By implementing this aspect of the Dodd Frank Wall Street Reform and Consumer Protection Act 2010, the US is the first to deliver legislation that has a far reaching impact affecting investment managers globally. In contrast, Europe’s own Alternative Investment Management Directive (AIFMD) is not expected to be implemented until 2013.
Who is covered by this requirement?
If there are 15 or more U.S. investors in private funds advised or managed by the firm, or the firm advises or manages more than £25m assets attributable to U.S. investors, the SEC is likely to want to hear from it. If less than $150m of private fund assets are managed from a location in the US, and this will apply to many non-US managers, the firm may be eligible for Exempt Reporting Adviser (ERA) status. So how will rules passed in Washington affect fund managers in London ? or indeed any manager responsible for the assets of U.S. investors?
What the SEC proposes for those caught by Dodd Frank
There is an annual reporting minimum for funds subject to ERA, though the SEC will also require books and recordkeeping requirements, pay to play rules for political contributions and lobbying and the right to inspect non-US managers. Full registration means complying with the SEC’s rules and regulations ? code of ethics, personal account trading, marketing disclosures ? that may be stricter, or more prescriptive than existing compliance obligations.
While the UK Financial Services Authority (FSA) has developed its own hedge fund survey to help understand the impact of the alternative sector, the SEC’s data collection is broader than previously required, particularly with the level of fund data required within their amended ADV Part 1 registration form, which seeks to obtain private fund data to help the SEC analyse the sectors role in the overall systemic risk of the economy and an individual manager’s potential conflicts of interest.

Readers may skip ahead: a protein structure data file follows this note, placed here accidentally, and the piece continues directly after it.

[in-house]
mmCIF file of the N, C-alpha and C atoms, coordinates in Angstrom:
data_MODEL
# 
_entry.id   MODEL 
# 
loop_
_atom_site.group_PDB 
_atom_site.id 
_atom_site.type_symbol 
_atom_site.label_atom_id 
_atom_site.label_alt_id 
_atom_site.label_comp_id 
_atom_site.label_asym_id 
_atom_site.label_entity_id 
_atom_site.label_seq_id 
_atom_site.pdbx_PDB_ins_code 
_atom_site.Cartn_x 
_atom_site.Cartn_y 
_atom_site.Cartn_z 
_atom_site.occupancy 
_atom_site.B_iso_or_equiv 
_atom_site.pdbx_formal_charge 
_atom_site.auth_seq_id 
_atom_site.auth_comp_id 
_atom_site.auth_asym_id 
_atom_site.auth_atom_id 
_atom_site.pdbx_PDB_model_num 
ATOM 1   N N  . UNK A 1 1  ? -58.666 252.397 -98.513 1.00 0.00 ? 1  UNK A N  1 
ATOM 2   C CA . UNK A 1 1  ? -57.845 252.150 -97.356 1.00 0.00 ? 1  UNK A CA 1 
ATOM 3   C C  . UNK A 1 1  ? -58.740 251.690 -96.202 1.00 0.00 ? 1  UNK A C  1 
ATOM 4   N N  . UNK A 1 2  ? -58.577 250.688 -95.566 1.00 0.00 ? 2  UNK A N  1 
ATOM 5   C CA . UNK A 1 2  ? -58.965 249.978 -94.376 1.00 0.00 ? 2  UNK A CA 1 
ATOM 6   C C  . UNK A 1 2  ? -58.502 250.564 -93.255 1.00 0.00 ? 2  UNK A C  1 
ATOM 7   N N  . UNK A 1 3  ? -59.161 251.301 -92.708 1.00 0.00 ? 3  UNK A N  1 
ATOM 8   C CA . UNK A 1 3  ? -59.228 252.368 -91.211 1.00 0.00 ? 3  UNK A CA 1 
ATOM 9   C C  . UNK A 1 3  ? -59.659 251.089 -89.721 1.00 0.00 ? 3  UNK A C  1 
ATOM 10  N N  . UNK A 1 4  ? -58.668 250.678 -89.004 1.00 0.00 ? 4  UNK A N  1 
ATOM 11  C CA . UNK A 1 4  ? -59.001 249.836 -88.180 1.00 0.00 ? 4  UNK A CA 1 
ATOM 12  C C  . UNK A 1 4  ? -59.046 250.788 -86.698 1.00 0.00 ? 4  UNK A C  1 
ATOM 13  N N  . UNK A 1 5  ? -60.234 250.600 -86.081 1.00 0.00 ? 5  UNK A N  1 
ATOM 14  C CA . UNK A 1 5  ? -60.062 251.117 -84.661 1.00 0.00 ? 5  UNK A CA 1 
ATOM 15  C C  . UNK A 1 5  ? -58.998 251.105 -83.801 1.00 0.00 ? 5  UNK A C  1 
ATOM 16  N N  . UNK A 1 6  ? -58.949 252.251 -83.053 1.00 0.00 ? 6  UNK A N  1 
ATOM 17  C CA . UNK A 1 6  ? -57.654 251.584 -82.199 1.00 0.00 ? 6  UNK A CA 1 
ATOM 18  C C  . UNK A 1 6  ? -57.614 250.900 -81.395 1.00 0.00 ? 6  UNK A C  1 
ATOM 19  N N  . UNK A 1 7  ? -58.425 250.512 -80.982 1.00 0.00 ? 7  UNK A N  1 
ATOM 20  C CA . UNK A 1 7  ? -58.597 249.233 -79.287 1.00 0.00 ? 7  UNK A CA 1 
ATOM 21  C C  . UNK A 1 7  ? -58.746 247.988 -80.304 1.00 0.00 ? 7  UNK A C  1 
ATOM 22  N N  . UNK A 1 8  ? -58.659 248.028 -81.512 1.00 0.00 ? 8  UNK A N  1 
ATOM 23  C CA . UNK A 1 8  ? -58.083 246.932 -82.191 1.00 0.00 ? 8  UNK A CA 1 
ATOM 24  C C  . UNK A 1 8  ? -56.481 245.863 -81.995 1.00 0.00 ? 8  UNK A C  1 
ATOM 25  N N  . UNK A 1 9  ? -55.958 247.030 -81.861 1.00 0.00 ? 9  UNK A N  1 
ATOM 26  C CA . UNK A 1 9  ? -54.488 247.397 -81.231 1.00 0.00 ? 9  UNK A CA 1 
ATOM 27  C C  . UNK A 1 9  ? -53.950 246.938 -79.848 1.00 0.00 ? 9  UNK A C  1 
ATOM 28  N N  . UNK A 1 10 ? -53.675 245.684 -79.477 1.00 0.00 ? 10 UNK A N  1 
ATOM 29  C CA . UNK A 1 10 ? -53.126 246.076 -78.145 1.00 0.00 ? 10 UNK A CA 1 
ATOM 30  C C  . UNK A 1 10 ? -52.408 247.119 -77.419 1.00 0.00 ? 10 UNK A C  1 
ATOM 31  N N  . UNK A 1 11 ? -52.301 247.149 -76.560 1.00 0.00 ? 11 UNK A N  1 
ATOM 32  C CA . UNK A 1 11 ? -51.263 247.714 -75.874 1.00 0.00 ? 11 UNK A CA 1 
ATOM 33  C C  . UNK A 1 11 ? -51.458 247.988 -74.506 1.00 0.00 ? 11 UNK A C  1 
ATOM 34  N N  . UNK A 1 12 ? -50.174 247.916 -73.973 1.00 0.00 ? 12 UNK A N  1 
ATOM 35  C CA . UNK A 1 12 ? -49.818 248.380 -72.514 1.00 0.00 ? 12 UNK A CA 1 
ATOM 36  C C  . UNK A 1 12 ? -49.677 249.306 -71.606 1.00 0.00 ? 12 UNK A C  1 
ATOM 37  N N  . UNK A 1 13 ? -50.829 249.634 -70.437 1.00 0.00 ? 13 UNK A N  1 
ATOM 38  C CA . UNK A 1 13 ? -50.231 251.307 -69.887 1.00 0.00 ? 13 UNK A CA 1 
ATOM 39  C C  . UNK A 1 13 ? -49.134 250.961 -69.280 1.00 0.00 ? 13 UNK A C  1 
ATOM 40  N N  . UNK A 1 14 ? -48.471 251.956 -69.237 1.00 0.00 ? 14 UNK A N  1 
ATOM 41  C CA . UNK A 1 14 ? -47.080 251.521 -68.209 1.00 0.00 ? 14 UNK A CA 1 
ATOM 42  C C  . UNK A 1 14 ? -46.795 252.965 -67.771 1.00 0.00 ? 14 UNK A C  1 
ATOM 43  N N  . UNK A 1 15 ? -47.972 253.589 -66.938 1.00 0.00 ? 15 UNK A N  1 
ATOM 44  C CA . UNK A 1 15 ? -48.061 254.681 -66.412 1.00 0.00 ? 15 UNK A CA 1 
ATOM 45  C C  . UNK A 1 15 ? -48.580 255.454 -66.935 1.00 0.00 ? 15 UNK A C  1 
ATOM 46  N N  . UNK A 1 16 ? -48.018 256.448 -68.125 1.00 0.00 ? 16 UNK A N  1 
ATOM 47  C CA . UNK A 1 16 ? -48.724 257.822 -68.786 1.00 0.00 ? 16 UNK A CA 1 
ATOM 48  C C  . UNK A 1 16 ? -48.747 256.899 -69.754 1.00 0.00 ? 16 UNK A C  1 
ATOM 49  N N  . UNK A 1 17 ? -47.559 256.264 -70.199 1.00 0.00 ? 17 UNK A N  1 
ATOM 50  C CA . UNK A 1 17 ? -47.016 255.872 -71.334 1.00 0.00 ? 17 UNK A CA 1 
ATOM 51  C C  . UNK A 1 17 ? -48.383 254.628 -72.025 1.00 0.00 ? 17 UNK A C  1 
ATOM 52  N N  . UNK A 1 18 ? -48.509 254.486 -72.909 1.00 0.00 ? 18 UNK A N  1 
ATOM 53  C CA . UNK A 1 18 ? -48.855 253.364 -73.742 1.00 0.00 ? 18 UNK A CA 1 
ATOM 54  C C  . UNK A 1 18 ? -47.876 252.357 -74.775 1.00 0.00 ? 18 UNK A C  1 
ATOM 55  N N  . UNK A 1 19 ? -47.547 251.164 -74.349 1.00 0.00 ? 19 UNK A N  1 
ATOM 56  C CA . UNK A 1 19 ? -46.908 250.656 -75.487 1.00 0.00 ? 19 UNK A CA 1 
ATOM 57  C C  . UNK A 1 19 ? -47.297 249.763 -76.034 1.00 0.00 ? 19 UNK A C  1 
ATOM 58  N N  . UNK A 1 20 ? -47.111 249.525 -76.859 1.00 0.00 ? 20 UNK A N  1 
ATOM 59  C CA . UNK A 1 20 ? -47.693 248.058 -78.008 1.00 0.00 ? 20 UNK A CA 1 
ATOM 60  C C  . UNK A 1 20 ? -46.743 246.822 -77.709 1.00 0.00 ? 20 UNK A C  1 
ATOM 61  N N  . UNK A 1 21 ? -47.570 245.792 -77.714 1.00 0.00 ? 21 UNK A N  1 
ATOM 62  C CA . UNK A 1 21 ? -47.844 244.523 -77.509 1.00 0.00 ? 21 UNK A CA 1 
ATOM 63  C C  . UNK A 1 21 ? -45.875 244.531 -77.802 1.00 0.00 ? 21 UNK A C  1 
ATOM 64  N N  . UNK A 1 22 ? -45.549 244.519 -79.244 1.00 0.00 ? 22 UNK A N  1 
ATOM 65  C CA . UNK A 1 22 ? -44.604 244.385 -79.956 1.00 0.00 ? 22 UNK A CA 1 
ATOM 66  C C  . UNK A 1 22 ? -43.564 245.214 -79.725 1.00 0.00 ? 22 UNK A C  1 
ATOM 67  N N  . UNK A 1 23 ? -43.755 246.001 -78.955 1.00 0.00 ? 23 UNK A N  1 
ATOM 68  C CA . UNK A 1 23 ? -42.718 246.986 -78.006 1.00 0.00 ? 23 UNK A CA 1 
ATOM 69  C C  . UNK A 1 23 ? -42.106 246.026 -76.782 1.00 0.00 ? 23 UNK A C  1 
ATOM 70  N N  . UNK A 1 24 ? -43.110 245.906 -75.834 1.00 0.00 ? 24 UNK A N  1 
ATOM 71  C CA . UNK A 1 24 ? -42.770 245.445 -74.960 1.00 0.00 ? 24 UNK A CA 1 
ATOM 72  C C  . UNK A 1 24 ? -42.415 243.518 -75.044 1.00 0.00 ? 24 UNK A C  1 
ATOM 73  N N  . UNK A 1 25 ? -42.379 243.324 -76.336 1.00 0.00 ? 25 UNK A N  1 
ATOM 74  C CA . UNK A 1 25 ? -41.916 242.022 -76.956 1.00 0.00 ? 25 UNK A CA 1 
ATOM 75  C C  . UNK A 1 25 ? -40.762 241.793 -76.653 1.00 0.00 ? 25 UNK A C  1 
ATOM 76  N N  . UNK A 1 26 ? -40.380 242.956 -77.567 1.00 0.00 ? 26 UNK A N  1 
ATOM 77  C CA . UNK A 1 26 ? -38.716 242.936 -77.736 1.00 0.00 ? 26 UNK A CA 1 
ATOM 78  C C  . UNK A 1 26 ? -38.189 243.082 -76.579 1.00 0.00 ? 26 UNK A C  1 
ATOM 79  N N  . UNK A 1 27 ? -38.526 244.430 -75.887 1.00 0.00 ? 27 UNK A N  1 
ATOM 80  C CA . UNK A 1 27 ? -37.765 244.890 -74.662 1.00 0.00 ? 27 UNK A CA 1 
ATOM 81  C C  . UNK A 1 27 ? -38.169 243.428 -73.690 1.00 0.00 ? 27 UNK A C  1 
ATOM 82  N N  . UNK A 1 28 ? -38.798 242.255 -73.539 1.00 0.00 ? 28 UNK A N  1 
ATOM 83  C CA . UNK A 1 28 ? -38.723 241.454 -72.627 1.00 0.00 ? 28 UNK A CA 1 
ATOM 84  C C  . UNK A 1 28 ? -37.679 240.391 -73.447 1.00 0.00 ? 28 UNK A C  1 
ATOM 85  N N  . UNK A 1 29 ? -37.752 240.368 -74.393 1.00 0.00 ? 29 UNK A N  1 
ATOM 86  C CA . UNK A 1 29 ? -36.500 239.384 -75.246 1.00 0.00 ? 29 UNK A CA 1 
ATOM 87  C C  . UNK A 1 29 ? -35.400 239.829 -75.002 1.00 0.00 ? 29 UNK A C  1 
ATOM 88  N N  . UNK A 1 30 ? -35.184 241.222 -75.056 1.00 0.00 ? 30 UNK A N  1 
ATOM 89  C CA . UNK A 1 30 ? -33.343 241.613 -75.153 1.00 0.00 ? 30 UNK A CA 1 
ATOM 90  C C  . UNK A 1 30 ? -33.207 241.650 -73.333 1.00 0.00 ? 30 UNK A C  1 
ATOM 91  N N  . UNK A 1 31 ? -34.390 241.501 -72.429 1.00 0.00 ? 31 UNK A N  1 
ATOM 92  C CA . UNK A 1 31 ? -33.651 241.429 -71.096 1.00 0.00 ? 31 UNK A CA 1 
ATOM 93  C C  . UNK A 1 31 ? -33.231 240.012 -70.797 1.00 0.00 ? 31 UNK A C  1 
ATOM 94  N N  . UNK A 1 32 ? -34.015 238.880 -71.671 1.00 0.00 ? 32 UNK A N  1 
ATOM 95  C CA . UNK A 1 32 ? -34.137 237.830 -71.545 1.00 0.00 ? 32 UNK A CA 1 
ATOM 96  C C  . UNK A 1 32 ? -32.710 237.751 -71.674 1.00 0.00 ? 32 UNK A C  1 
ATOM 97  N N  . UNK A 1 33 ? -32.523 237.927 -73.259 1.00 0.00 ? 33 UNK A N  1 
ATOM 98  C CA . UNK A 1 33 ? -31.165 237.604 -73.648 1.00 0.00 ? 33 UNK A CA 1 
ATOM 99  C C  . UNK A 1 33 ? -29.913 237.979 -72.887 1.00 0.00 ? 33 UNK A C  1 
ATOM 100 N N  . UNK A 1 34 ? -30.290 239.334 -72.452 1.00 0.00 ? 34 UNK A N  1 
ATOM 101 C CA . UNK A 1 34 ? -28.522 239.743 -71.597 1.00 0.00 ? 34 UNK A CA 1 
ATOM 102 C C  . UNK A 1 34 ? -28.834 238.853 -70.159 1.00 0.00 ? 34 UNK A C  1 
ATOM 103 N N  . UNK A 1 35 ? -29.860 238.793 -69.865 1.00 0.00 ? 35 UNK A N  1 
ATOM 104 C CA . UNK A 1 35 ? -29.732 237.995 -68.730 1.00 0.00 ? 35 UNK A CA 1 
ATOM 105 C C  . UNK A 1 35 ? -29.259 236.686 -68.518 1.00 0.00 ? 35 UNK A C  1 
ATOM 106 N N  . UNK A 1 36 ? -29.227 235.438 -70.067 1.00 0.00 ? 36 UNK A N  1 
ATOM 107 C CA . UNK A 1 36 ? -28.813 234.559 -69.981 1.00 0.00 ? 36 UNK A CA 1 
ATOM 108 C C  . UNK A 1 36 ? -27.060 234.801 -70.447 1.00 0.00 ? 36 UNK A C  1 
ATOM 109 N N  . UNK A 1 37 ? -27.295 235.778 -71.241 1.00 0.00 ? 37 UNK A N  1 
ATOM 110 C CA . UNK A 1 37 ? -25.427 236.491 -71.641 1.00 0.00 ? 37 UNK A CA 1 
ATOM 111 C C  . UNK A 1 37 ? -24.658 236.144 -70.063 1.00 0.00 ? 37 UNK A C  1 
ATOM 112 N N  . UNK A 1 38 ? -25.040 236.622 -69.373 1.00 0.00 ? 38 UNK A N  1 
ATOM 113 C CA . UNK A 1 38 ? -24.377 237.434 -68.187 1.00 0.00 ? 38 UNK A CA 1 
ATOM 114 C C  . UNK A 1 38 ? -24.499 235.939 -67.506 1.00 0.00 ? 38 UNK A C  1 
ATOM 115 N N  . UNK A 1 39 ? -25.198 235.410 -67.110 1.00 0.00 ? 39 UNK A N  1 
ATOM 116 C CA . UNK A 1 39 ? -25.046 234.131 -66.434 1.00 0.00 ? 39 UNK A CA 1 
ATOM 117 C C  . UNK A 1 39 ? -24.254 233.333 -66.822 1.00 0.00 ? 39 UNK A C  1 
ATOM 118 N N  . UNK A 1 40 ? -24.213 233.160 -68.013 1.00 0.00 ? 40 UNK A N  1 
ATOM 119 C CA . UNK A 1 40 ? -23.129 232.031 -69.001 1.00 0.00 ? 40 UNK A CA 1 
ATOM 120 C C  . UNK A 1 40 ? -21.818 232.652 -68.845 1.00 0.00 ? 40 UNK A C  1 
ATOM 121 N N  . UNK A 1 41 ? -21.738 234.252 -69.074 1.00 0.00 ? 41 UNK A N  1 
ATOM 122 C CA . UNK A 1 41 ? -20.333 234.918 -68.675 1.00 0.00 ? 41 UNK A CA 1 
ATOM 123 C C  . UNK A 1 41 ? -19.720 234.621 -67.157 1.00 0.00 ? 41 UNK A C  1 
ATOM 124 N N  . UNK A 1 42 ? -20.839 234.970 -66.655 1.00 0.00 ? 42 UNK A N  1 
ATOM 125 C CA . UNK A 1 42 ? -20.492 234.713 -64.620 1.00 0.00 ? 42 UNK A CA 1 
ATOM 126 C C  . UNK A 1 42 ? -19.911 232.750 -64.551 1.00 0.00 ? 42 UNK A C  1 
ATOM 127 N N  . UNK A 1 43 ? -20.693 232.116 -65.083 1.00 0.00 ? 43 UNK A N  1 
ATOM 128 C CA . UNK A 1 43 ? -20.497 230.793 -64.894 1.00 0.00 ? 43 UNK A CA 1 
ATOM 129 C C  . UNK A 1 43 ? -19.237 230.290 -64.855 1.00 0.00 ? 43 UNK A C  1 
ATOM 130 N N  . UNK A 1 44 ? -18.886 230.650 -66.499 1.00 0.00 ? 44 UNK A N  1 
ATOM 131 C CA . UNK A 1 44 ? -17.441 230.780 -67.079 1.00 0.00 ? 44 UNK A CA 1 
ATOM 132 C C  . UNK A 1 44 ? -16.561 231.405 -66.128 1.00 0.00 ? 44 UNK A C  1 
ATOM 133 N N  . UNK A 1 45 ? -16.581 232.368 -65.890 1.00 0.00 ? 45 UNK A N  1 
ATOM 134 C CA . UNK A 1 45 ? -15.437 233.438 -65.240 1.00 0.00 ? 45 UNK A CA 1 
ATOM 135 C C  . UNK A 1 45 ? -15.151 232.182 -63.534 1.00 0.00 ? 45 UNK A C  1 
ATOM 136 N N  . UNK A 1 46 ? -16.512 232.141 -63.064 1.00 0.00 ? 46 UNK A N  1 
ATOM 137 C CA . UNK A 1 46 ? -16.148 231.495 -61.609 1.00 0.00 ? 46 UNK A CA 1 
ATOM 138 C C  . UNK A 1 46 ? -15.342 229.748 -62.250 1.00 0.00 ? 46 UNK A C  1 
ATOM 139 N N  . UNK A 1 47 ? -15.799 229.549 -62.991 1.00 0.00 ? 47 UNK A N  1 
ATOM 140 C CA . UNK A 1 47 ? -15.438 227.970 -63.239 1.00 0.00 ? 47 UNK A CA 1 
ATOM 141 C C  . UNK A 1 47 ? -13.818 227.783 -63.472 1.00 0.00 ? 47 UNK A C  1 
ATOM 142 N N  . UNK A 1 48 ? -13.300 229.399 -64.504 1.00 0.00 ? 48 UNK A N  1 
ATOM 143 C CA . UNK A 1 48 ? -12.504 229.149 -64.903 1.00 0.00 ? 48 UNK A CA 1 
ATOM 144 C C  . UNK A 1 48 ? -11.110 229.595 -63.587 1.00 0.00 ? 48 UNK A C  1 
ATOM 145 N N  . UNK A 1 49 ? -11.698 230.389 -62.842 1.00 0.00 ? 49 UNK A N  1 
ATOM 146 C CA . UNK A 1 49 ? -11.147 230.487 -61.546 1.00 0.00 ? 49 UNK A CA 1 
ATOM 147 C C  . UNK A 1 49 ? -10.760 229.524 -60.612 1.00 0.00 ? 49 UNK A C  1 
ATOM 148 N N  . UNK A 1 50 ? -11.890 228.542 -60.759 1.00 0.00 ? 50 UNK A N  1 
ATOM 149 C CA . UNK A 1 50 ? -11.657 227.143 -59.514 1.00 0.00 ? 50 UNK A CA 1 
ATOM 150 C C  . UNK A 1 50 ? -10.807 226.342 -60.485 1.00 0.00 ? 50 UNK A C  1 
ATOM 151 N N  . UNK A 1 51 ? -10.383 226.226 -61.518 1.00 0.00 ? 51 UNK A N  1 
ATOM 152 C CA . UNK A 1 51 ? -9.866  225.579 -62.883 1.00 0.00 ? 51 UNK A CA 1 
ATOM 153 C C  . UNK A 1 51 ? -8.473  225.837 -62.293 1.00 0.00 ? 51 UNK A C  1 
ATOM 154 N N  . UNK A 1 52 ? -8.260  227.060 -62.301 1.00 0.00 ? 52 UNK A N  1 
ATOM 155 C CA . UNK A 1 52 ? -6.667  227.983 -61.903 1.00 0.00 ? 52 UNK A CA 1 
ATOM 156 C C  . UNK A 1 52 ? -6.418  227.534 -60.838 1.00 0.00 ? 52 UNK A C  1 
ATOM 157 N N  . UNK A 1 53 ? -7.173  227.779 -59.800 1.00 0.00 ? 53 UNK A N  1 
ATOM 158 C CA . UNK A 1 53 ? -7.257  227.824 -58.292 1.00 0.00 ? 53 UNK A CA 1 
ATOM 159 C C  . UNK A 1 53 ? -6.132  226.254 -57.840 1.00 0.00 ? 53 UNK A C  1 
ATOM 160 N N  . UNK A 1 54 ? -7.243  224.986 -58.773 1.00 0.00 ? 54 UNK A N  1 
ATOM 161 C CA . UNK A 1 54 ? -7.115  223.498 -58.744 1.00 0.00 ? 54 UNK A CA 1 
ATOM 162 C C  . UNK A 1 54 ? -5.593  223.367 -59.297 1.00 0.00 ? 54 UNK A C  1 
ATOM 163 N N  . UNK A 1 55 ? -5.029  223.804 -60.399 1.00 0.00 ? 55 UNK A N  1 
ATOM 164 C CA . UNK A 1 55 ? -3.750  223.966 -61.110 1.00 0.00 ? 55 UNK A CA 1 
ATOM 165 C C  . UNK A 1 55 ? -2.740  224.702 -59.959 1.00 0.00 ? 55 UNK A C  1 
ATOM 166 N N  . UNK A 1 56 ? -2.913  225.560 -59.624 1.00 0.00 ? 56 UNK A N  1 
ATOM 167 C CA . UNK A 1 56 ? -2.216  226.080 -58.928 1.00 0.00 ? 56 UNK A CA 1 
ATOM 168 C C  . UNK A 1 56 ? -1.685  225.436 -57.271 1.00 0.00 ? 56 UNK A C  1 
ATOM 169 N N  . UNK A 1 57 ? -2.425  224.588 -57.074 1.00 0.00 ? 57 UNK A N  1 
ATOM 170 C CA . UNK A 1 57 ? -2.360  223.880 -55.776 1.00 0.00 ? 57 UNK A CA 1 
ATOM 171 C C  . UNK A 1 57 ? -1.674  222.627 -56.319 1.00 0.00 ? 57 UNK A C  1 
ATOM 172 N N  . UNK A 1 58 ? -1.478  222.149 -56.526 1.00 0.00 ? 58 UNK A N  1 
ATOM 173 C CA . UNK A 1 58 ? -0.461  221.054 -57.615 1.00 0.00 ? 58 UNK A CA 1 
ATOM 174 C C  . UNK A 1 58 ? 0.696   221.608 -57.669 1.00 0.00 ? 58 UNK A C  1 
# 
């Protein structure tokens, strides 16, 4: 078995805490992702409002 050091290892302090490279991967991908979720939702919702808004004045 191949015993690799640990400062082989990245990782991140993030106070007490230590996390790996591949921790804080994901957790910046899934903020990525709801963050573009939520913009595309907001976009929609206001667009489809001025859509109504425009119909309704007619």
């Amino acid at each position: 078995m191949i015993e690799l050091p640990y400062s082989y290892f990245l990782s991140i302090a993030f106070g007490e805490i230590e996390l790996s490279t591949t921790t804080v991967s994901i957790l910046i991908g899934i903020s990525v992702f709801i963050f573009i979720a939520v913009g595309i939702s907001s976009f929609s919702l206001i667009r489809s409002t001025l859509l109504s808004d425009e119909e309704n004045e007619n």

Other additive requirements are the extension of U.S. anti-fraud provisions and pay to play rules governing the relationship between the firm and prospective government investors, particularly state pension funds. These address a very specific area of current sensitivity in the US, otherwise addressed in the UK by conflicts of interest and inducements rules.
Rule 204-2 of the Investment Advisers Act defines the books and record keeping requirements of a SEC registered adviser. Although the SEC has not defined the types of books and records an ERA should maintain, we expect these will need to meet this baseline for documentation standards, nothing of which should cause an FSA-regulated investment manager sleepless nights.
The requirements for a fully registered firm are more extensive; firms are expected to maintain a compliance programme, appoint a chief compliance officer and undertake an annual compliance review. There are equivalent requirements under FSA rules and firms would do well to exploit potential synergies in their compliance oversight.
SEC-registered firms are also required to have a code of ethics. This is usually a separate document containing policies and procedures for complying with U.S. securities laws and rules pertaining to standards of business conduct and fiduciary duties (in the UK this is broadly covered by FSA principles and SYSC), confidentiality (data security and confidentiality), personal account dealing, conflicts of interest management, internal violations (breach) reporting and written employee undertakings of compliance.